SoundBeamer 1.0

SoundBeamer 1.0 might be the future of audio devices

If you want to hail a space-taxi and visit Earth’s orbit, you’ll probably be able to do that very soon. Our planet is riddled with innovation and it seems that the word ‘impossible’ is not in the vocabulary of the company we’re talking about today. Get this: in the future, you’ll be listening to music without headphones or ear-buds. Sounds a bit hard to believe, doesn’t it? Well, according to AP’s latest report, Israel based company Noveto Systems is launching something so intriguing that it’s difficult to wrap your head around. Their latest product is called SoundBeamer 1.0 and it supposedly beams sound into the head of the person listening, without the use of headphones. Let’s dive into this a bit deeper.

The SoundBeamer 1.0 reportedly creates a personal bubble that allows you to hear 3D audio while still being able to observe other sounds in your current space. According to the company that built this device, there is a sensing module inside of the beamer that locates and then tracks the ear position of the target person, aka the listener. Afterward, it creates sound pockets in the ears of the listener by beaming ultrasonic sound waves. Added to all of that, the technology allows for both stereo and 360-degree spatial audio and, the sound bubble can either follow you around or stay in one place – depending on your preference.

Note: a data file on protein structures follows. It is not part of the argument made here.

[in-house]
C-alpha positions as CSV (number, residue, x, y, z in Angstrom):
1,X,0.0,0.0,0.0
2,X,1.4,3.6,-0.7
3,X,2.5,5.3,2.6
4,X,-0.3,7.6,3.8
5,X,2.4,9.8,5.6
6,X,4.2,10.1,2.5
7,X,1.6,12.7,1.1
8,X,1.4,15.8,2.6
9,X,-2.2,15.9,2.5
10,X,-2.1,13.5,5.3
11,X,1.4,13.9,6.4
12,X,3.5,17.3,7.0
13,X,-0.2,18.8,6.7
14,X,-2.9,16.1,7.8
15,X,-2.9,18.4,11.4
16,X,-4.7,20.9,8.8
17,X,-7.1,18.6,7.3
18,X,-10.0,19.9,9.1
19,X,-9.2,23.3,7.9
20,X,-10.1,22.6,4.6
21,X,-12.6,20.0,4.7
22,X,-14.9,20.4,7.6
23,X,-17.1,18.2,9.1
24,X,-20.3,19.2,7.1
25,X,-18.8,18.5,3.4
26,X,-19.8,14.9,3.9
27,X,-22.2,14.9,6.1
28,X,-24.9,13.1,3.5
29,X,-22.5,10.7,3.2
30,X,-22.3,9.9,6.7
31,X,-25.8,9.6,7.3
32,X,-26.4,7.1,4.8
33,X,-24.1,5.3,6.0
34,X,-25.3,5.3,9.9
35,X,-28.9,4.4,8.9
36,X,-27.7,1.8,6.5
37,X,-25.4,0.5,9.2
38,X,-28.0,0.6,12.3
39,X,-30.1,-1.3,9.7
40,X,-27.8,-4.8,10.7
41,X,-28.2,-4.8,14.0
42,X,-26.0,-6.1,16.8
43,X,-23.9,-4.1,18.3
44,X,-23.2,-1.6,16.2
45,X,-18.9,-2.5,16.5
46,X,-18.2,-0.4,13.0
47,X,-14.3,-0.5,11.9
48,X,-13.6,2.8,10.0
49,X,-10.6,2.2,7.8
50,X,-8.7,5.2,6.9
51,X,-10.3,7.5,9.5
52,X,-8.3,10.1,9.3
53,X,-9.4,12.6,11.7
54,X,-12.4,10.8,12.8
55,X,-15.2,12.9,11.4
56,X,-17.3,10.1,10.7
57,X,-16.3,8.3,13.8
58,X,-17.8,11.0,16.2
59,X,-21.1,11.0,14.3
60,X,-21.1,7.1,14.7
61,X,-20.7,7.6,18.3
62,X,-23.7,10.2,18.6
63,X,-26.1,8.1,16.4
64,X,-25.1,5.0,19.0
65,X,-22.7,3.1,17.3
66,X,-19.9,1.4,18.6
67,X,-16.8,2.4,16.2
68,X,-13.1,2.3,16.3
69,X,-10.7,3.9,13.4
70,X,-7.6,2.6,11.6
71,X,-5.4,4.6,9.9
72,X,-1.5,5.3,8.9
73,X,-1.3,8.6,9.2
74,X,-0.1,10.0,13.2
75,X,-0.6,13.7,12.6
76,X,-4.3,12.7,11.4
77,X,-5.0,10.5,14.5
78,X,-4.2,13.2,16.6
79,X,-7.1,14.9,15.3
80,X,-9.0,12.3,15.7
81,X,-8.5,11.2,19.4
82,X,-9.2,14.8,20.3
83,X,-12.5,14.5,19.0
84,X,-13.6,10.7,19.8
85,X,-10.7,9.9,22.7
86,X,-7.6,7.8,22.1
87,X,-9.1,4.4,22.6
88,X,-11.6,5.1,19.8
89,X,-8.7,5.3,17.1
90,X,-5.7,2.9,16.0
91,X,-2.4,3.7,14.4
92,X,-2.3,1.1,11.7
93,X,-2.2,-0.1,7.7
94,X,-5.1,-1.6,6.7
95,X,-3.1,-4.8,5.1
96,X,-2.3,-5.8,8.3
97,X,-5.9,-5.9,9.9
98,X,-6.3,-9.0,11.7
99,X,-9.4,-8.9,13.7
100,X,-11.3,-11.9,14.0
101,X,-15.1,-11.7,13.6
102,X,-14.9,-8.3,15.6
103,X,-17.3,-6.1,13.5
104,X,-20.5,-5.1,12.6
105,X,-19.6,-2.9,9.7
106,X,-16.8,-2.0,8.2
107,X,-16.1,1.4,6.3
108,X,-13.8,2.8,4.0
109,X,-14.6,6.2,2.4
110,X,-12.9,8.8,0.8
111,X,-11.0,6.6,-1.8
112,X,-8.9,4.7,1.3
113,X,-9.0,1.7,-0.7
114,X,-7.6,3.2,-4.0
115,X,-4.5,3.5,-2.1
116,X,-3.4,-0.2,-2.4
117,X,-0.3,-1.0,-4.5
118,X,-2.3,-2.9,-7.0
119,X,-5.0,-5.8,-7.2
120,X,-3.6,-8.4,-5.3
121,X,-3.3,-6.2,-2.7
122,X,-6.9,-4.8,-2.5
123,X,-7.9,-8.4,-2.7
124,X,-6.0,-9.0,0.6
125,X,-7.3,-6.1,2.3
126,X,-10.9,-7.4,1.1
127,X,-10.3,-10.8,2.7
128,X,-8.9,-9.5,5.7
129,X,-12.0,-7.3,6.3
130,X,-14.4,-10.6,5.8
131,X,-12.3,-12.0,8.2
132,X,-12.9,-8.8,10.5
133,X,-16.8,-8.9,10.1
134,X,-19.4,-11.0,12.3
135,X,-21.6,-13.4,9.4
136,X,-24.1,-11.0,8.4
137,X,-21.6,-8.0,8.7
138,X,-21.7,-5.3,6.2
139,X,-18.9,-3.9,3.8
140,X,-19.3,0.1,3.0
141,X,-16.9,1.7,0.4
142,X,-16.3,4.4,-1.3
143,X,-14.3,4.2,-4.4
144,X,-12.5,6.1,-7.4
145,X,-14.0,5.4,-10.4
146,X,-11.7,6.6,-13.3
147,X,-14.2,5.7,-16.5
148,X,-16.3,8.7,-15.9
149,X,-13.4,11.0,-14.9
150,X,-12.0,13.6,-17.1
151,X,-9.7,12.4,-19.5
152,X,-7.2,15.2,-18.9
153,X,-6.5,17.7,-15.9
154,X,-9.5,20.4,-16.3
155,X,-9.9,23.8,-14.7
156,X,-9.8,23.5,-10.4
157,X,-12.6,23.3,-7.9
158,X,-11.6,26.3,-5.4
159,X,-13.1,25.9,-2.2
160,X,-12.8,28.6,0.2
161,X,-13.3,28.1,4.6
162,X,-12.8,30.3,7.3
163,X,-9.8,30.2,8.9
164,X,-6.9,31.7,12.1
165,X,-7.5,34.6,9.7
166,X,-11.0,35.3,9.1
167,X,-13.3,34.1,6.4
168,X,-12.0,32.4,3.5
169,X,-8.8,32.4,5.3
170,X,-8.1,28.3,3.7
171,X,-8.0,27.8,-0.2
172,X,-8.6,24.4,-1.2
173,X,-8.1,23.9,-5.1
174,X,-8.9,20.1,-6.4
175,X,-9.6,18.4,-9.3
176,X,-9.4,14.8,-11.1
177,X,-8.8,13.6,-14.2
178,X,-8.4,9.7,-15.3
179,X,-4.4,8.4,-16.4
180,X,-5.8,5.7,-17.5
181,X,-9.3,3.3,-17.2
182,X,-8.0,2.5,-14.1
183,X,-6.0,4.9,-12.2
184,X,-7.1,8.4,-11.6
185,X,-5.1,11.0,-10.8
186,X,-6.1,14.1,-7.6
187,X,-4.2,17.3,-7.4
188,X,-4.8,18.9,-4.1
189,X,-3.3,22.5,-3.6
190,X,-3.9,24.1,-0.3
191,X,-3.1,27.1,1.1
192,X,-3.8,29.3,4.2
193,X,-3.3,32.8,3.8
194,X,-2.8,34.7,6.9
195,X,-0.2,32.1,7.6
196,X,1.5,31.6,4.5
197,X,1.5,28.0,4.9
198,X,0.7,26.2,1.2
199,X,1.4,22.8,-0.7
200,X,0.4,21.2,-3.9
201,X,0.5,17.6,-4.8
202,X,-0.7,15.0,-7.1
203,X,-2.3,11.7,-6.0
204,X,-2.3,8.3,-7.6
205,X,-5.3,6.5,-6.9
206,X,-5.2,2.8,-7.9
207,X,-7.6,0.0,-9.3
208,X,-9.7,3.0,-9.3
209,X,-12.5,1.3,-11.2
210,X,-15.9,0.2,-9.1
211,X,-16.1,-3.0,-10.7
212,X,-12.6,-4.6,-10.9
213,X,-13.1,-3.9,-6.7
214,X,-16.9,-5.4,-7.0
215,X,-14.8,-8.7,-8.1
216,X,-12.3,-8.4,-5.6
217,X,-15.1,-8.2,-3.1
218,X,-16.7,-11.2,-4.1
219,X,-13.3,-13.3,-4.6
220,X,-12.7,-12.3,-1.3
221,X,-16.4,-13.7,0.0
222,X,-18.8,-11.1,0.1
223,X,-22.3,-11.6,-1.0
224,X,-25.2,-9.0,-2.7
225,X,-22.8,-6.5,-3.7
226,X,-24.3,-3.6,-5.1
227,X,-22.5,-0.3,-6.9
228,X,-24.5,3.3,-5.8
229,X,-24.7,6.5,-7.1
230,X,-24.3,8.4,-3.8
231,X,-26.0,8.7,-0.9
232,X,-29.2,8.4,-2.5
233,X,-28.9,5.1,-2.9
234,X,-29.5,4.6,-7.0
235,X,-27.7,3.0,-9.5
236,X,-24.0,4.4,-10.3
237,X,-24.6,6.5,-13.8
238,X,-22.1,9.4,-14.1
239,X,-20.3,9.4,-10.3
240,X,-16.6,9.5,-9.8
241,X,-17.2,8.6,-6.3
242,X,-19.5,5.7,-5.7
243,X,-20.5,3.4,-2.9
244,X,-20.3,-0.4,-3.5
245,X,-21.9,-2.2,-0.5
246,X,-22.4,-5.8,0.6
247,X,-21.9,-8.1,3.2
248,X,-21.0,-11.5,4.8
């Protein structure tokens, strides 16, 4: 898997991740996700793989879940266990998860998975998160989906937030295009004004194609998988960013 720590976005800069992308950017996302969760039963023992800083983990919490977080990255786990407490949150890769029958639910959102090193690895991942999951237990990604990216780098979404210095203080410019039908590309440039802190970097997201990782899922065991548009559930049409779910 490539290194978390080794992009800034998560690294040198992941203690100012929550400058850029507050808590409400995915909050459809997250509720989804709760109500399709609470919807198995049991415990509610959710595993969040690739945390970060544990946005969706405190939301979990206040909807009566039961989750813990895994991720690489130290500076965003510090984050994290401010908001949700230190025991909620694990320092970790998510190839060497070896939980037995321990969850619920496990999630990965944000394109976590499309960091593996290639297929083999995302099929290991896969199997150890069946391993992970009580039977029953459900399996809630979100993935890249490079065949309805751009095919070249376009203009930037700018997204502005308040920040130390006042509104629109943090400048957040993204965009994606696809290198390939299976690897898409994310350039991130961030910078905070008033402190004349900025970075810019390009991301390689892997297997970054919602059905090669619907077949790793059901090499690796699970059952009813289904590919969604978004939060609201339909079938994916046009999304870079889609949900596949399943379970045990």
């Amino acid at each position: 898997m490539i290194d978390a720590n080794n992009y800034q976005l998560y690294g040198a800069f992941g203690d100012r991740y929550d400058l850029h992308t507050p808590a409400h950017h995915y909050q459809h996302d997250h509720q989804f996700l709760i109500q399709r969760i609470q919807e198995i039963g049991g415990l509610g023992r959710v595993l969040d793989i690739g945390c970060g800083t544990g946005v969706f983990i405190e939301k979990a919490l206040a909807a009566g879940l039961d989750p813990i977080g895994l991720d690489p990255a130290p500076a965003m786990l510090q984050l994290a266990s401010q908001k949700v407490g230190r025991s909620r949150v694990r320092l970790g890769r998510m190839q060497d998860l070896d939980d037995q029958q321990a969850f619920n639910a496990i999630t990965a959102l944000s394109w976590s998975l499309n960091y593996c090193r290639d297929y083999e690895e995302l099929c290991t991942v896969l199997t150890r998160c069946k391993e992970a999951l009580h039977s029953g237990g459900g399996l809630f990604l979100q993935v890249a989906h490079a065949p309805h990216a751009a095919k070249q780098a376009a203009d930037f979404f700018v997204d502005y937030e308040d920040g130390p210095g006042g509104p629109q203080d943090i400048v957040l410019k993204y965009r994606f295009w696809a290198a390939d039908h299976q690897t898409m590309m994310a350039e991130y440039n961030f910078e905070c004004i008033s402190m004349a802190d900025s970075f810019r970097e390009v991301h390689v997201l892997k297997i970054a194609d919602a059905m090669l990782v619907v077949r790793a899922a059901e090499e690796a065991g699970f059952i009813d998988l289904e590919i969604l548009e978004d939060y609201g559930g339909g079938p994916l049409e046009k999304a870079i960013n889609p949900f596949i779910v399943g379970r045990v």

According to the folks that have already tried the product using nature clips including buzzing bees, you actually feel like you are part of the shown scenery. Project manager Ayana Wallwater adds:

“You don’t believe it because it sounds like a speaker, but no one else can hear it. It’s supporting you, and you’re in the middle of everything.”

This is the first consumer-branded product that features audio beaming technology. To some, this product may seem like it has come straight out of a Sci-Fi movie. Noveto Systems is definitely spearheading the beaming lane, jumping ahead of giants like Apple and Sony who are actively working on spatial audio and ways to improve it.

You can take a look at AP’s video report about this peculiar product below:

Image Credit: AP